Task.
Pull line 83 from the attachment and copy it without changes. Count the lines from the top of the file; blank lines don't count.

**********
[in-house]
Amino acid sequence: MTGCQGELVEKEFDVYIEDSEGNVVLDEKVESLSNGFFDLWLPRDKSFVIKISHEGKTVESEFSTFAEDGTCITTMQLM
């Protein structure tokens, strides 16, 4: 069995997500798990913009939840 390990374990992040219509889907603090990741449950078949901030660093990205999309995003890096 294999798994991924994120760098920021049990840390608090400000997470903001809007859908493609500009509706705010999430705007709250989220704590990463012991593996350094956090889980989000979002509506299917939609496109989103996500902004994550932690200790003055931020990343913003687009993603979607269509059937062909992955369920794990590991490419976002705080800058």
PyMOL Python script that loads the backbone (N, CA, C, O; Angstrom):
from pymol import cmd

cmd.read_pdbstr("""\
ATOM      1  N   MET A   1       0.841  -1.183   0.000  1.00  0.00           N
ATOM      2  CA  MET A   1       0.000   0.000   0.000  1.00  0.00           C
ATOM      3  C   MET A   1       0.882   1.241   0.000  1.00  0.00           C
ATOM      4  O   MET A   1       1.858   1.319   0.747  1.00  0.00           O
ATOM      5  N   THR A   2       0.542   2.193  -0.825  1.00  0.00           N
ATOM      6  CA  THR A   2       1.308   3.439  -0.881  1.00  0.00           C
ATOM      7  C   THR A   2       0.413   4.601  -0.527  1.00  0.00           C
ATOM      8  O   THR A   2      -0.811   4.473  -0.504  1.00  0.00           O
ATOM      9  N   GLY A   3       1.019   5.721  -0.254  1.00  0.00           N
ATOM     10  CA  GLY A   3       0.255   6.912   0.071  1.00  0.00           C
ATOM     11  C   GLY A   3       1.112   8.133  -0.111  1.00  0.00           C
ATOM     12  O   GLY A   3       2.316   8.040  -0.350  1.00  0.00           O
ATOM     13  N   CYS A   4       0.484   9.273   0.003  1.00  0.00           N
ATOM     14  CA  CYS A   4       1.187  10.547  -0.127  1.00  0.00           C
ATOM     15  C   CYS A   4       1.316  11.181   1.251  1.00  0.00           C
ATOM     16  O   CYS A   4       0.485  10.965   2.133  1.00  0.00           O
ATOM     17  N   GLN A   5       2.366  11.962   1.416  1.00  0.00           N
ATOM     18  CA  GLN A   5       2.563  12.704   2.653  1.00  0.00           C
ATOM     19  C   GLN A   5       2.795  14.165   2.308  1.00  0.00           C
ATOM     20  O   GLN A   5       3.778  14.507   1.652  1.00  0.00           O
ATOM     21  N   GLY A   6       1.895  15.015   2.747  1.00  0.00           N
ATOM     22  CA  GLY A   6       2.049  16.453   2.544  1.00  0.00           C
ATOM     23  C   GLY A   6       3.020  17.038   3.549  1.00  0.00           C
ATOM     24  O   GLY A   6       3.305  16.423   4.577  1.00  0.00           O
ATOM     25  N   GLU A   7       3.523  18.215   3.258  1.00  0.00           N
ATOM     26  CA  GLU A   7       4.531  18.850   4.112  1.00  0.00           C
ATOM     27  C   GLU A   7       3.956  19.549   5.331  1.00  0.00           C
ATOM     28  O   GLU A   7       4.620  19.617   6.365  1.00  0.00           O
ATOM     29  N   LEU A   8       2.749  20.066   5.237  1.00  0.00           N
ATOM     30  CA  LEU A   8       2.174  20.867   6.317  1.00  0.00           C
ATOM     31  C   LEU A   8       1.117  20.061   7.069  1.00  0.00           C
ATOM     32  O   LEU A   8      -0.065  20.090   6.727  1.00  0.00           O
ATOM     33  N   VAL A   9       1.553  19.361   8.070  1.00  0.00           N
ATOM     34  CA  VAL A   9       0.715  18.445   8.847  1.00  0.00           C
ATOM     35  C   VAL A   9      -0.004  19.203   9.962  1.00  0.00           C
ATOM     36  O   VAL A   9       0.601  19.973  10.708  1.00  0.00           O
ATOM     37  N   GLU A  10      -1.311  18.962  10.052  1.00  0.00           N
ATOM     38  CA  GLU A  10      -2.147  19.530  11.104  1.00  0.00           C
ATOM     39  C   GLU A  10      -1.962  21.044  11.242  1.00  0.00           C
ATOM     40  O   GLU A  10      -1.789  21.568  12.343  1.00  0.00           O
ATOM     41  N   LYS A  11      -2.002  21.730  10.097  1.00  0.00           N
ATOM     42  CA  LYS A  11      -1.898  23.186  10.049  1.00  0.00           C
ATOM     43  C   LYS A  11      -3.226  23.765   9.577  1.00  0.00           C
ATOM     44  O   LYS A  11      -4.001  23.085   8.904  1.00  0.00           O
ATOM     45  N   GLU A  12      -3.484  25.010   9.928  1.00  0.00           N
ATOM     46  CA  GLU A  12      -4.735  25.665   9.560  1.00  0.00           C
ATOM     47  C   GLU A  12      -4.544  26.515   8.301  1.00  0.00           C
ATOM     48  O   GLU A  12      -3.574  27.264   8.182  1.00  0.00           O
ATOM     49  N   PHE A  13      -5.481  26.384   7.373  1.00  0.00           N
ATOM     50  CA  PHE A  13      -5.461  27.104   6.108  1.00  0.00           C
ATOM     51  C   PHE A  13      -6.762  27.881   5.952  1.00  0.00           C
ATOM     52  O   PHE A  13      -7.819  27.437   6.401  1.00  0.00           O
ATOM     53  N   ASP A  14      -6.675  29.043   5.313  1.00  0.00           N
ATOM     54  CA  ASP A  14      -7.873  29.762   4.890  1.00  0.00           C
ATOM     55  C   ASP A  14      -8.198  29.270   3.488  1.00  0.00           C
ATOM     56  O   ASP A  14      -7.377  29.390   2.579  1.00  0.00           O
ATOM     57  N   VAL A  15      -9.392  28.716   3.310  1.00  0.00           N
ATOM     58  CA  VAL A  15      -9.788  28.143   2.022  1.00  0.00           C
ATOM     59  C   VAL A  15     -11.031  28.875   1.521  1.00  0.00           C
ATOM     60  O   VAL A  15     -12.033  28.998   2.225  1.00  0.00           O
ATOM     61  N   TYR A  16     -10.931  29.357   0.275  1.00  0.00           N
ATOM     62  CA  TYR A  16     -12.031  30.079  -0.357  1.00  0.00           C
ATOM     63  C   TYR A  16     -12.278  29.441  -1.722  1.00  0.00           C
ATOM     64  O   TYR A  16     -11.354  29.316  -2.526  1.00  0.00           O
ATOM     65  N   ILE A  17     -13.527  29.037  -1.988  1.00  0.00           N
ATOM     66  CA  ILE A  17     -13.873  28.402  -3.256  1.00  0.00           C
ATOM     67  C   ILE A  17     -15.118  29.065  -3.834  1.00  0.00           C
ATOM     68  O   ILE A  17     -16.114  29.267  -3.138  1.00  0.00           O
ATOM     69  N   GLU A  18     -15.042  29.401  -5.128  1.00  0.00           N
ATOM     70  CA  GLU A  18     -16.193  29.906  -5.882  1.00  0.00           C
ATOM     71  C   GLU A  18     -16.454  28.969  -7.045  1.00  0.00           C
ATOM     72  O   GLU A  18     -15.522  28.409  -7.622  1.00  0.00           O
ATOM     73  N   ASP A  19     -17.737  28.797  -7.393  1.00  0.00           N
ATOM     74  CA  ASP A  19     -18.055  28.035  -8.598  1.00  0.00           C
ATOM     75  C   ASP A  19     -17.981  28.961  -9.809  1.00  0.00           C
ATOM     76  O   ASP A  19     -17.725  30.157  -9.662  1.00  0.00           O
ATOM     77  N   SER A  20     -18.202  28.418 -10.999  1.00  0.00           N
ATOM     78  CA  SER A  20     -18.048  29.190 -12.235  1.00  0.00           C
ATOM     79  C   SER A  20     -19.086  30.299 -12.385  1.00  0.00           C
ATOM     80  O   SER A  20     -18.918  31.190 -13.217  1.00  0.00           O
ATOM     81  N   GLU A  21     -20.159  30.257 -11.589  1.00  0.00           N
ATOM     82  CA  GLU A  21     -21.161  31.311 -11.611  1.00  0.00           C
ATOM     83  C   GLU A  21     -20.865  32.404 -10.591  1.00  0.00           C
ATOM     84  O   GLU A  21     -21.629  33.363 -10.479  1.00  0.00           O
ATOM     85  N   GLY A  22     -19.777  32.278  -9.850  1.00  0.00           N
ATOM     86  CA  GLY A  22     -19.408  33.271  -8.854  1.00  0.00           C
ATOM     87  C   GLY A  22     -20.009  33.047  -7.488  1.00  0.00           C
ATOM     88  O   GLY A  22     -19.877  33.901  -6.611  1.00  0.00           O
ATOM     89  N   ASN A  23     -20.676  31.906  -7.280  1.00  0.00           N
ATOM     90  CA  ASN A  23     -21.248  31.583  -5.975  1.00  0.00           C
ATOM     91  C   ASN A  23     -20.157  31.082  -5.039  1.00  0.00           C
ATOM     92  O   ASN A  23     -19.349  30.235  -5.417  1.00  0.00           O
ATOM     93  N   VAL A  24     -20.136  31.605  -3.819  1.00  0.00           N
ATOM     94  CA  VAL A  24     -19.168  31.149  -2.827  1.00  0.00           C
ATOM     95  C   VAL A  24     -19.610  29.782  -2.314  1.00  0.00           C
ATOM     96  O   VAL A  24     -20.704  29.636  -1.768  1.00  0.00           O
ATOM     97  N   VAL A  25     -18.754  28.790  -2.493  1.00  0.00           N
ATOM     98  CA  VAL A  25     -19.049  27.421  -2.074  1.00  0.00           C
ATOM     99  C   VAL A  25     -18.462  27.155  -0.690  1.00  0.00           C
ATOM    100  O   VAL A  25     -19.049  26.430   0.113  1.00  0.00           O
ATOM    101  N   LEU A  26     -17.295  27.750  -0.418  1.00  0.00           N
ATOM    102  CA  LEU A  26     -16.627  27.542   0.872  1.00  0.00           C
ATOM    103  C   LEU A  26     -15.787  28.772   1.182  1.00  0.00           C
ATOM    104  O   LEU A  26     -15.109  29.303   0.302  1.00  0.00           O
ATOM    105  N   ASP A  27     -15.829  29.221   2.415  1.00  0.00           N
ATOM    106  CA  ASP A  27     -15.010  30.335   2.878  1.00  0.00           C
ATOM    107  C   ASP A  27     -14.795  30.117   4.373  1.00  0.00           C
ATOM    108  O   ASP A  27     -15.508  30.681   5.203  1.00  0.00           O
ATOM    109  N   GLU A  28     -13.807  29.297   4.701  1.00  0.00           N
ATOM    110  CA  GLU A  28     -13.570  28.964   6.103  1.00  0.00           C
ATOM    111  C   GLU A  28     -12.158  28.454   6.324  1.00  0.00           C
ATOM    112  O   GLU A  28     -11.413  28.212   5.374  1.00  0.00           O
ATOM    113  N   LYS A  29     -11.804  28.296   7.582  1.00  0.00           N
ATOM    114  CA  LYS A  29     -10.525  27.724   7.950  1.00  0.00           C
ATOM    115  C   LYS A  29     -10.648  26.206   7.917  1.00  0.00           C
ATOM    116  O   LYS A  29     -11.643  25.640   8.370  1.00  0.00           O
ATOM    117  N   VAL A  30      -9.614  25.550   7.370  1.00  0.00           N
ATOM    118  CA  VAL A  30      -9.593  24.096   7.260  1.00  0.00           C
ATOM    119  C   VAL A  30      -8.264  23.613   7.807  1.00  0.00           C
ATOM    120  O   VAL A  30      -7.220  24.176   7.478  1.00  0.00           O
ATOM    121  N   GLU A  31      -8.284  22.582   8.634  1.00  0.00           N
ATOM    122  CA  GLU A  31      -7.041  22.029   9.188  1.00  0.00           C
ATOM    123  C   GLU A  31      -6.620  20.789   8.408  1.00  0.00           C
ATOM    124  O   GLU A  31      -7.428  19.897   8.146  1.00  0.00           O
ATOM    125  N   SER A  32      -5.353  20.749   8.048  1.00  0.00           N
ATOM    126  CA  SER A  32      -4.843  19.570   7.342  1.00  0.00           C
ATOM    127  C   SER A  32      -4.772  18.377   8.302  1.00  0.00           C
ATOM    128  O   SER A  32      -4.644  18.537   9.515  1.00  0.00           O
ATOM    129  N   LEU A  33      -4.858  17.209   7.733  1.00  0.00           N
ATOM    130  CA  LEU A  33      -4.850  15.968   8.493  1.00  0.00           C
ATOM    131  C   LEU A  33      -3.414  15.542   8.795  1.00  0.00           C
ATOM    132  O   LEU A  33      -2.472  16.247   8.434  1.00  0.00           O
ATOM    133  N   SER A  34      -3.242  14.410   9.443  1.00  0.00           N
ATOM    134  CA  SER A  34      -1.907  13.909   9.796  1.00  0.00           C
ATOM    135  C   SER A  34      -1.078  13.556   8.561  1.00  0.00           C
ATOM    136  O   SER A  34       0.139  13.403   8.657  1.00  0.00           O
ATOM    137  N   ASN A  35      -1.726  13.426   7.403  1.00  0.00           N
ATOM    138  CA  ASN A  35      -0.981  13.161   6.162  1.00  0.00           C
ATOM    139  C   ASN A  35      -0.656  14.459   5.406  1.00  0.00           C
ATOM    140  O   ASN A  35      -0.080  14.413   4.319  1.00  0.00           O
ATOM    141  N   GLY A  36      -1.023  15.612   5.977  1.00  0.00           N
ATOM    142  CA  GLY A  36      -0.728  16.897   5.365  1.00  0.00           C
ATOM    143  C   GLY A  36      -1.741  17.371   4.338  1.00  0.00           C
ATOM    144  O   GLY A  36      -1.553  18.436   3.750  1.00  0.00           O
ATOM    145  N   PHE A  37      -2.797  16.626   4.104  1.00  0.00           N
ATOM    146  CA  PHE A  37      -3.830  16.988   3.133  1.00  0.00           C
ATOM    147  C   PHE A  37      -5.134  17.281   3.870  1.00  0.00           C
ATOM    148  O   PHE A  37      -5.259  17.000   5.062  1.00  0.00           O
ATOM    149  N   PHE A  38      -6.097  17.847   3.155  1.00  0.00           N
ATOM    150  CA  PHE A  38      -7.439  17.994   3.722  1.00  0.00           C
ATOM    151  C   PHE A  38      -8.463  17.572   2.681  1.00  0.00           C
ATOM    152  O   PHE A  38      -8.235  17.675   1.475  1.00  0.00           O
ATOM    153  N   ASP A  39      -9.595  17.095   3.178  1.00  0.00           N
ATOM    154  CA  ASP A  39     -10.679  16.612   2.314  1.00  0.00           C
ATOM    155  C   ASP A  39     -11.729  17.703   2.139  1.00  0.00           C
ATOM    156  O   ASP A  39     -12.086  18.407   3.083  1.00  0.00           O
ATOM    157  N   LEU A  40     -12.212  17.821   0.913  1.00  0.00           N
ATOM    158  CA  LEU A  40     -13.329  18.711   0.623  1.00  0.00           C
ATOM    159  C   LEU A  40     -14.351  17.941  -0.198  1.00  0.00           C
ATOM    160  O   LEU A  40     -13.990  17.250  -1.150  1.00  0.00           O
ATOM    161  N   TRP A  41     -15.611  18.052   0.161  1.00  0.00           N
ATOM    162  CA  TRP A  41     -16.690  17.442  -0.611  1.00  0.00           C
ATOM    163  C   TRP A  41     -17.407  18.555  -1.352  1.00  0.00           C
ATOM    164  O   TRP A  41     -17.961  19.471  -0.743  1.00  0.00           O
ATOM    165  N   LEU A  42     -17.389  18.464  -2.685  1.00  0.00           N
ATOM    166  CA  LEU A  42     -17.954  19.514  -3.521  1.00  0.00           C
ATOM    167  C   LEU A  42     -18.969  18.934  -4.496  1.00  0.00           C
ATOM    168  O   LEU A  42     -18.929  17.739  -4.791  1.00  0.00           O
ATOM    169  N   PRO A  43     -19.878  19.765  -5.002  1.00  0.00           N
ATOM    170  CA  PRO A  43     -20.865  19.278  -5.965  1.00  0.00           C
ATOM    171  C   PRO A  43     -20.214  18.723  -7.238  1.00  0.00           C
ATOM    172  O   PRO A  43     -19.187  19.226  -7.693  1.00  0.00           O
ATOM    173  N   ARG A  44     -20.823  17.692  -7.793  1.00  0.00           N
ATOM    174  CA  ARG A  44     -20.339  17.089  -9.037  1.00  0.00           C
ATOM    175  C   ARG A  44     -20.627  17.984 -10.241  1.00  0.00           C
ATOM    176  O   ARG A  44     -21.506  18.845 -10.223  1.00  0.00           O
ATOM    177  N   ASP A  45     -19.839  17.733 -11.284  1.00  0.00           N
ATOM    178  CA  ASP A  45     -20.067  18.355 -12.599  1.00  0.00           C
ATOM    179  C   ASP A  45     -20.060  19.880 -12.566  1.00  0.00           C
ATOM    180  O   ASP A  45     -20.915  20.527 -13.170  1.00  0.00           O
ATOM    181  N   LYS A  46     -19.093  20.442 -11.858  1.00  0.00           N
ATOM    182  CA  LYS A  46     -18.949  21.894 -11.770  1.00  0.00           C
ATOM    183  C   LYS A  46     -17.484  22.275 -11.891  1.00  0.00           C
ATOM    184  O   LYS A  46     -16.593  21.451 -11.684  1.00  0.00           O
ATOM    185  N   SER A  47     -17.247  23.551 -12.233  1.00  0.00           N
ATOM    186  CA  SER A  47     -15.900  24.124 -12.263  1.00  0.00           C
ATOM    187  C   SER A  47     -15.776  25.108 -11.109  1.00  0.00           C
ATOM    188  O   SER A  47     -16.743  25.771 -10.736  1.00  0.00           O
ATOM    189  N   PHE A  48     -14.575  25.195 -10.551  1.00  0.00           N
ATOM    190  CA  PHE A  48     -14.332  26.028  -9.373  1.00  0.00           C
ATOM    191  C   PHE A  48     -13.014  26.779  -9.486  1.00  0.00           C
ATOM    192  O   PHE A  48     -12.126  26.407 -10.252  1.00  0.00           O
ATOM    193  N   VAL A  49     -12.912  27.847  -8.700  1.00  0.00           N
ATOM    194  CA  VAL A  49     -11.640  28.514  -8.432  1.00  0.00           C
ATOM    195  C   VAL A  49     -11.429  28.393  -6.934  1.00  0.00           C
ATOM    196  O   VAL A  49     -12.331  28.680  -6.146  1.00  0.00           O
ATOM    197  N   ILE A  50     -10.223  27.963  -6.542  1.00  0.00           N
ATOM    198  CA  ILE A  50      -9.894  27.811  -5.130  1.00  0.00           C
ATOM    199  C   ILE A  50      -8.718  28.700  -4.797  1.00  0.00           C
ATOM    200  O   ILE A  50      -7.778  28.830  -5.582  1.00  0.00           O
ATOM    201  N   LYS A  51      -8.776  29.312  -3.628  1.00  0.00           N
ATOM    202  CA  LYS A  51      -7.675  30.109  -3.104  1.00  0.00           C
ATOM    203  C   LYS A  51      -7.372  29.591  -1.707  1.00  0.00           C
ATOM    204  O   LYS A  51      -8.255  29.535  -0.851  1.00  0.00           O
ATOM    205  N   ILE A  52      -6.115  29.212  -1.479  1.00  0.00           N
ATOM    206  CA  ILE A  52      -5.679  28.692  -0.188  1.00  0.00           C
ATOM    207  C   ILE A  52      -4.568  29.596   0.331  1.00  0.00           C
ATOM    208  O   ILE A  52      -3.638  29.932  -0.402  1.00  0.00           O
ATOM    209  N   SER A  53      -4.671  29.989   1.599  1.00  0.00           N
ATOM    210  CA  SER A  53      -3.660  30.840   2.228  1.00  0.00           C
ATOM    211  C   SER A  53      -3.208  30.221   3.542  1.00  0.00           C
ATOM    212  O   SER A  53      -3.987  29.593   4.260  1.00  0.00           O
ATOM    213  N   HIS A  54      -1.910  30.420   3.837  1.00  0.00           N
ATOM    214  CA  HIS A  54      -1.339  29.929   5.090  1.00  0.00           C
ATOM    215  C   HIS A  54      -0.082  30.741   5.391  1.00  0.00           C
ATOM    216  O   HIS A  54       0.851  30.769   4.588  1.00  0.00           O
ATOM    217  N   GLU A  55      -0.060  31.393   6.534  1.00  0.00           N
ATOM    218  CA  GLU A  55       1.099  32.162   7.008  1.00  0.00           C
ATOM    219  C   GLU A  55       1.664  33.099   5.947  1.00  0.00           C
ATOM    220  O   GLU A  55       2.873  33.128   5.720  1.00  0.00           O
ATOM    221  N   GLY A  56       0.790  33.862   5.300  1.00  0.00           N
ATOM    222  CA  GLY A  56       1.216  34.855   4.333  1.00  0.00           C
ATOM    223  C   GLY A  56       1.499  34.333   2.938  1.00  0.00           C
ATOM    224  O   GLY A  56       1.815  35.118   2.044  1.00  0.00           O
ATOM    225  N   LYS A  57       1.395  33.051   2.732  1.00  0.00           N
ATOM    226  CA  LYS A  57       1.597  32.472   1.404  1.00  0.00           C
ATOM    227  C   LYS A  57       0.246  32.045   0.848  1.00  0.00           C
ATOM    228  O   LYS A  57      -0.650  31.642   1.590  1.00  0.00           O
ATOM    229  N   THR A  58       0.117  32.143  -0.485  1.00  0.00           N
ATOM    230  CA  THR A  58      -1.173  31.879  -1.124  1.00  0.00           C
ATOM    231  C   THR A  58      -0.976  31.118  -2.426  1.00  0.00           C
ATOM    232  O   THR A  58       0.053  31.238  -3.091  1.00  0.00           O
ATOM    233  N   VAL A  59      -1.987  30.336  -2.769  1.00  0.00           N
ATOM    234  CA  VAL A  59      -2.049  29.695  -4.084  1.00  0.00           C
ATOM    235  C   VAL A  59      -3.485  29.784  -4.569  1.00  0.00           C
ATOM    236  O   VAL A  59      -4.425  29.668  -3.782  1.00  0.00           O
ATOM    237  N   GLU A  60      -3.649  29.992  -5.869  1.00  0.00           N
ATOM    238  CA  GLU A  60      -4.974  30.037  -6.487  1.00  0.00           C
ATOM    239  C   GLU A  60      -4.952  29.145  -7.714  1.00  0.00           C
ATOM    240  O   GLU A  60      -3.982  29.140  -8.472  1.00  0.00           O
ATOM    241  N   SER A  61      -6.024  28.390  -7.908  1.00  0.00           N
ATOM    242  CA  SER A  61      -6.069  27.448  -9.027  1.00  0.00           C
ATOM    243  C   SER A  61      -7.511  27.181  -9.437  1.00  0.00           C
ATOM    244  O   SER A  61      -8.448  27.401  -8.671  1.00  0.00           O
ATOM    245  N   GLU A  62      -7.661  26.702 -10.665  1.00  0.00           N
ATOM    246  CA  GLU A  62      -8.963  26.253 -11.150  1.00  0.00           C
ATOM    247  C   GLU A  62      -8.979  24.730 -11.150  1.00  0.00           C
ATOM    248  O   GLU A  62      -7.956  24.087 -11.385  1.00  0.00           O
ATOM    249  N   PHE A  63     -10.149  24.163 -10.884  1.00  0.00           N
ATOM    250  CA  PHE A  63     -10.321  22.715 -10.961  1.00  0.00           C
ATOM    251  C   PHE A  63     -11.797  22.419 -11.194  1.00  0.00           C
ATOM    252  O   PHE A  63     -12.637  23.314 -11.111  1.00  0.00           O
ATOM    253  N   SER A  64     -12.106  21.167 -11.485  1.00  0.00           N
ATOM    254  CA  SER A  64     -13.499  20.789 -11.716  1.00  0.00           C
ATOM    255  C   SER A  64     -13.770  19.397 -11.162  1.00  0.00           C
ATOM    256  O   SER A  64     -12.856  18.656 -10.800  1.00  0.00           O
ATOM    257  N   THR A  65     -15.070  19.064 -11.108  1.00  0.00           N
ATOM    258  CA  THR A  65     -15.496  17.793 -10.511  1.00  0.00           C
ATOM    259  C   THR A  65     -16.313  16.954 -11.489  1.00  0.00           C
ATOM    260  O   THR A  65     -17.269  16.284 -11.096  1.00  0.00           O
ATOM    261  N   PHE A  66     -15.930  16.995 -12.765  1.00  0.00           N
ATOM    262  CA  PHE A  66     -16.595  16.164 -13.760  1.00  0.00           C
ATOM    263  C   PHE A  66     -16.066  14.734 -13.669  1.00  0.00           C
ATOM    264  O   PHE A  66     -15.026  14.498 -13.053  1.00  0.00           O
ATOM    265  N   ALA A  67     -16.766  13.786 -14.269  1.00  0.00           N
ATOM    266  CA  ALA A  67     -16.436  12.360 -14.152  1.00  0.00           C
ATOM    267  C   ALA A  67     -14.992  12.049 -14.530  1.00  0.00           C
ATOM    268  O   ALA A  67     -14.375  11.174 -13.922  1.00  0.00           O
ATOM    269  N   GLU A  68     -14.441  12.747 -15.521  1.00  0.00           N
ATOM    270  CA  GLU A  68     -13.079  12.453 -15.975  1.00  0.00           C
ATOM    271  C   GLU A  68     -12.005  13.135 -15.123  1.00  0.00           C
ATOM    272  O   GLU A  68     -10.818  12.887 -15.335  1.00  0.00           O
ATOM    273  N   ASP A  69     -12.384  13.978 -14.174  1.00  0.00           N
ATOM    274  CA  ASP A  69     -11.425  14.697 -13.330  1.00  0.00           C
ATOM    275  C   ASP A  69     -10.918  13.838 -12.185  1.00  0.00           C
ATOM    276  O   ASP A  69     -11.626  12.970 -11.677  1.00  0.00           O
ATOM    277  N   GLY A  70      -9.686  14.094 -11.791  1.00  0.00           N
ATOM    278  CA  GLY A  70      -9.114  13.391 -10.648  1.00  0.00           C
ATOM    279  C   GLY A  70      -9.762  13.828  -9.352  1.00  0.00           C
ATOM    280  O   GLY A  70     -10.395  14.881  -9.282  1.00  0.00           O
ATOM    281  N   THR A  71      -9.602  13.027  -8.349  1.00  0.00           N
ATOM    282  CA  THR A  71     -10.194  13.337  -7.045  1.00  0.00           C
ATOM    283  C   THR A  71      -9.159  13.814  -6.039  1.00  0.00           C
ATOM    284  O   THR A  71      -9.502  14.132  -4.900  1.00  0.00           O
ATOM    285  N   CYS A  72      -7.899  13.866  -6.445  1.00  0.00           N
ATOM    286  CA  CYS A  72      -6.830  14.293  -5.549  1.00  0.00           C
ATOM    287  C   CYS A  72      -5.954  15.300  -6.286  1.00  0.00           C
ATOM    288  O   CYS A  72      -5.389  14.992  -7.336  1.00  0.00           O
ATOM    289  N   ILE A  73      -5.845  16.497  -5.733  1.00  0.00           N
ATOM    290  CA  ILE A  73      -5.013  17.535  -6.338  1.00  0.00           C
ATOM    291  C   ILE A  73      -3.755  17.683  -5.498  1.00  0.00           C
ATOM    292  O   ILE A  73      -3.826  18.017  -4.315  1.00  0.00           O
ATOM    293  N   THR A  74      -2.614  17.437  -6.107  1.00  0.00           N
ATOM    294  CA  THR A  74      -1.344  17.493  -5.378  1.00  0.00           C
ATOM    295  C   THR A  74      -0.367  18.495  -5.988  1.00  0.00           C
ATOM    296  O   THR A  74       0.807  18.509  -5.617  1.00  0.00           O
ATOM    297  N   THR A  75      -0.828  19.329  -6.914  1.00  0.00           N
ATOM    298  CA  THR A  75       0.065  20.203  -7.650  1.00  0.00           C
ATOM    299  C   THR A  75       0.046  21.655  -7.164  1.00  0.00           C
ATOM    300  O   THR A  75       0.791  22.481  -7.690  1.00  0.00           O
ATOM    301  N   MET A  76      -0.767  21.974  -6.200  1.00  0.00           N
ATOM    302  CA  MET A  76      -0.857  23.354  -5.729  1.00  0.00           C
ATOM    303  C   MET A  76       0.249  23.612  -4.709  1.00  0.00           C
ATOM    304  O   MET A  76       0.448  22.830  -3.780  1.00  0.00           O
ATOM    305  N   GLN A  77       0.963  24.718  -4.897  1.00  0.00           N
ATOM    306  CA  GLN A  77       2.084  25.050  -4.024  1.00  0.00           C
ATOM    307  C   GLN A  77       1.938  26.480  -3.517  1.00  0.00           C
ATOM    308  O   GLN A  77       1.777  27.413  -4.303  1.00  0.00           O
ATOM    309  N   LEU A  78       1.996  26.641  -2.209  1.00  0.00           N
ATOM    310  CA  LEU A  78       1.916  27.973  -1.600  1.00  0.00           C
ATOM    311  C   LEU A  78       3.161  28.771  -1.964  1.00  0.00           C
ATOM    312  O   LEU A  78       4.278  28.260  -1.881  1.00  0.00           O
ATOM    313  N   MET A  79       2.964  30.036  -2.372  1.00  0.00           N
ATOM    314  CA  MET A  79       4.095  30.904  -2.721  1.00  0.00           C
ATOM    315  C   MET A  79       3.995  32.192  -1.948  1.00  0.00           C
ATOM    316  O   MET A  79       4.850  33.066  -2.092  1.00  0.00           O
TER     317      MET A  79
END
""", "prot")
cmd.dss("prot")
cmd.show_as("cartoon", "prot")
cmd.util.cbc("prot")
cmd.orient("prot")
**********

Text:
ATOM     77  N   SER A  20     -18.202  28.418 -10.999  1.00  0.00           N